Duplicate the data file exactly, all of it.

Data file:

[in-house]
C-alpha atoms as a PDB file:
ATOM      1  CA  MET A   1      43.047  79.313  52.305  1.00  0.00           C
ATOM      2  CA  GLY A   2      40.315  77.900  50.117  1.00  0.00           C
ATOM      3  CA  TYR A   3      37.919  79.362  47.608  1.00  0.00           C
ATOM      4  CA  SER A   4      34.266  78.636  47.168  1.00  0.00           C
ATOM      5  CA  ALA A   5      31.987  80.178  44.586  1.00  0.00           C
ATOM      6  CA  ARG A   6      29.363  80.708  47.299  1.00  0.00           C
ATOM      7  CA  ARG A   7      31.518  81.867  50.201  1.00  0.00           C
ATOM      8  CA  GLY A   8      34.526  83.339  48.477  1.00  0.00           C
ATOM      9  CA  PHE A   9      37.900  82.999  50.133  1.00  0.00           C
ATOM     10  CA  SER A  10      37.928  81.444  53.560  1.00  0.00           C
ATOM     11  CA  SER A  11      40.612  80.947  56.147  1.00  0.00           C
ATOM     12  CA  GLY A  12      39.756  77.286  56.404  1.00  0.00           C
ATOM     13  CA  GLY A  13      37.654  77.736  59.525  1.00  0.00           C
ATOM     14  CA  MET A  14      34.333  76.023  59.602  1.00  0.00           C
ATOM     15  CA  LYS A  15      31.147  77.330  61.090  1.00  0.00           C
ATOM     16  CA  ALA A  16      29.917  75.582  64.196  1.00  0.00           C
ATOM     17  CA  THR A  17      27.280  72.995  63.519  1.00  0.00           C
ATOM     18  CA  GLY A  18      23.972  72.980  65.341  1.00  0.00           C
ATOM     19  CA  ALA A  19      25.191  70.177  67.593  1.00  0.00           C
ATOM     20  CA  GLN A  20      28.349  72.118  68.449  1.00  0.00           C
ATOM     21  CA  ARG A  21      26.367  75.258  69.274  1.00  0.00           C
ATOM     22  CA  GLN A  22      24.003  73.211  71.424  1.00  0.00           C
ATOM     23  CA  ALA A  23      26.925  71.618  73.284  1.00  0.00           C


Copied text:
[in-house]
C-alpha atoms as a PDB file:
ATOM      1  CA  MET A   1      43.047  79.313  52.305  1.00  0.00           C
ATOM      2  CA  GLY A   2      40.315  77.900  50.117  1.00  0.00           C
ATOM      3  CA  TYR A   3      37.919  79.362  47.608  1.00  0.00           C
ATOM      4  CA  SER A   4      34.266  78.636  47.168  1.00  0.00           C
ATOM      5  CA  ALA A   5      31.987  80.178  44.586  1.00  0.00           C
ATOM      6  CA  ARG A   6      29.363  80.708  47.299  1.00  0.00           C
ATOM      7  CA  ARG A   7      31.518  81.867  50.201  1.00  0.00           C
ATOM      8  CA  GLY A   8      34.526  83.339  48.477  1.00  0.00           C
ATOM      9  CA  PHE A   9      37.900  82.999  50.133  1.00  0.00           C
ATOM     10  CA  SER A  10      37.928  81.444  53.560  1.00  0.00           C
ATOM     11  CA  SER A  11      40.612  80.947  56.147  1.00  0.00           C
ATOM     12  CA  GLY A  12      39.756  77.286  56.404  1.00  0.00           C
ATOM     13  CA  GLY A  13      37.654  77.736  59.525  1.00  0.00           C
ATOM     14  CA  MET A  14      34.333  76.023  59.602  1.00  0.00           C
ATOM     15  CA  LYS A  15      31.147  77.330  61.090  1.00  0.00           C
ATOM     16  CA  ALA A  16      29.917  75.582  64.196  1.00  0.00           C
ATOM     17  CA  THR A  17      27.280  72.995  63.519  1.00  0.00           C
ATOM     18  CA  GLY A  18      23.972  72.980  65.341  1.00  0.00           C
ATOM     19  CA  ALA A  19      25.191  70.177  67.593  1.00  0.00           C
ATOM     20  CA  GLN A  20      28.349  72.118  68.449  1.00  0.00           C
ATOM     21  CA  ARG A  21      26.367  75.258  69.274  1.00  0.00           C
ATOM     22  CA  GLN A  22      24.003  73.211  71.424  1.00  0.00           C
ATOM     23  CA  ALA A  23      26.925  71.618  73.284  1.00  0.00           C